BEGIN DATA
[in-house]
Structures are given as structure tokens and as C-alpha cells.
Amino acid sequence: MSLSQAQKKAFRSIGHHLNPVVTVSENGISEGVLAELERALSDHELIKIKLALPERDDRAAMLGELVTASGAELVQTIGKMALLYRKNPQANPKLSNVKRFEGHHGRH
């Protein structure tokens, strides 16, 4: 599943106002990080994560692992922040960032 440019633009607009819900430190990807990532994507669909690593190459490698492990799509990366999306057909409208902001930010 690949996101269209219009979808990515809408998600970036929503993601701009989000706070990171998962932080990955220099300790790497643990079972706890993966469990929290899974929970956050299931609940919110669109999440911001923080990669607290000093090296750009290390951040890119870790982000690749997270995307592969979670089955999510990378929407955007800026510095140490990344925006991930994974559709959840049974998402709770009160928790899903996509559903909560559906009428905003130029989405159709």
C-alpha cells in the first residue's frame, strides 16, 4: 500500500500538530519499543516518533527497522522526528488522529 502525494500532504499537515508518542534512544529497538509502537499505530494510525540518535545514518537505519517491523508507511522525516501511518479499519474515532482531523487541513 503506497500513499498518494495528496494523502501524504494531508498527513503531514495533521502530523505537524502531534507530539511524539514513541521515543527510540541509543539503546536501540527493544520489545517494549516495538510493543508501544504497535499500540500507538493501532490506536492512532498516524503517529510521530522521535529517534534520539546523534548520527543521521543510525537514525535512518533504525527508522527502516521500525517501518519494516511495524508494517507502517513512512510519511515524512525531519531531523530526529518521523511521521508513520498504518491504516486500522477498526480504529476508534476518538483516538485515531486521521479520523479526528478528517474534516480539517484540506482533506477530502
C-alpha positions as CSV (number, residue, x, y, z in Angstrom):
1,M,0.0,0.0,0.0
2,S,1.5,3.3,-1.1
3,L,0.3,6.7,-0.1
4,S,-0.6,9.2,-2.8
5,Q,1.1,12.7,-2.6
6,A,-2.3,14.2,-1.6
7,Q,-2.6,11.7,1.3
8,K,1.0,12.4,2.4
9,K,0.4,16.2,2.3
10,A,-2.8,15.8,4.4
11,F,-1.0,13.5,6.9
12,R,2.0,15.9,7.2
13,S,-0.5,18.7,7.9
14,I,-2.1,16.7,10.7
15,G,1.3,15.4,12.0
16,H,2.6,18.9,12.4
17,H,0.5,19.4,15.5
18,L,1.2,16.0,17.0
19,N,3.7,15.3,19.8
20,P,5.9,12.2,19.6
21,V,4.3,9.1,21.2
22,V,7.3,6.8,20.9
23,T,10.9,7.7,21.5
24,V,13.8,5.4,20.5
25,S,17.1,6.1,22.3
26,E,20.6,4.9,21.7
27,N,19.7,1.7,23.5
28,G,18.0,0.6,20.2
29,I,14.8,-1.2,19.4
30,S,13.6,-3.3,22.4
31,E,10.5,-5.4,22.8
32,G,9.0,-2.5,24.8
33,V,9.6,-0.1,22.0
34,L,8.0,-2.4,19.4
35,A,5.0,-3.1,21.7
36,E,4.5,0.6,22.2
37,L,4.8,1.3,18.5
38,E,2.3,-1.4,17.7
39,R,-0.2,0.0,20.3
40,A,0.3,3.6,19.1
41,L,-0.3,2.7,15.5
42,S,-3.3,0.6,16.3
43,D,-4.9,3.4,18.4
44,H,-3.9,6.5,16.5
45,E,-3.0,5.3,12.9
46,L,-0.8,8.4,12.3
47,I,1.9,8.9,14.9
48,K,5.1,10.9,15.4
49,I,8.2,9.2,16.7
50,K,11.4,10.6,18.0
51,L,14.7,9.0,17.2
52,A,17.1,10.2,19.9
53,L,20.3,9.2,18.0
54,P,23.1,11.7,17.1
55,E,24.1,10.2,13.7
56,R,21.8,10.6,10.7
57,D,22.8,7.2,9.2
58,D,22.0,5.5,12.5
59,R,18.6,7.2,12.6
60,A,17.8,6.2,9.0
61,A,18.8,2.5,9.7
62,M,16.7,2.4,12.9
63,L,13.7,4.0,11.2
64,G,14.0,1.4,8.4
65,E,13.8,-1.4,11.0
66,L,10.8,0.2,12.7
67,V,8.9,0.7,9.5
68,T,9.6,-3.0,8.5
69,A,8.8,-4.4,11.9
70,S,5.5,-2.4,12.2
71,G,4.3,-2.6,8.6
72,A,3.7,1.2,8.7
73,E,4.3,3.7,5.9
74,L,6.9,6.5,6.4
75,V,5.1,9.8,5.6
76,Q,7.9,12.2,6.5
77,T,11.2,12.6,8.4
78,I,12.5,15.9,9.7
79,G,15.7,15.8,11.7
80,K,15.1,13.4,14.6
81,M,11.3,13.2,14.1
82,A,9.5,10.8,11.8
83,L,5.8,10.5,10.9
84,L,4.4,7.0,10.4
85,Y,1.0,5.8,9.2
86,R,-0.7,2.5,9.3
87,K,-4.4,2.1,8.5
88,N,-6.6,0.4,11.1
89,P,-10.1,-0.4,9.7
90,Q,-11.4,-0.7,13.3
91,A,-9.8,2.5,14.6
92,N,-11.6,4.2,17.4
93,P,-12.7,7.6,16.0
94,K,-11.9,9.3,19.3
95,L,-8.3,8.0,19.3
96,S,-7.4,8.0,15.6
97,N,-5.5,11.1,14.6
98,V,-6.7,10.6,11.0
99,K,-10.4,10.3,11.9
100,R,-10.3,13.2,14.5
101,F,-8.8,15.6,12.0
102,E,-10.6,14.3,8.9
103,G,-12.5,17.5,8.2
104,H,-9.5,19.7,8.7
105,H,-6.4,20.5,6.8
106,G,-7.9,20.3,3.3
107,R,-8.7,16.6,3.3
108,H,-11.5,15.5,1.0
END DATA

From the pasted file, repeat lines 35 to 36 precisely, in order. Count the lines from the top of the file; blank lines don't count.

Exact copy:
29,I,14.8,-1.2,19.4
30,S,13.6,-3.3,22.4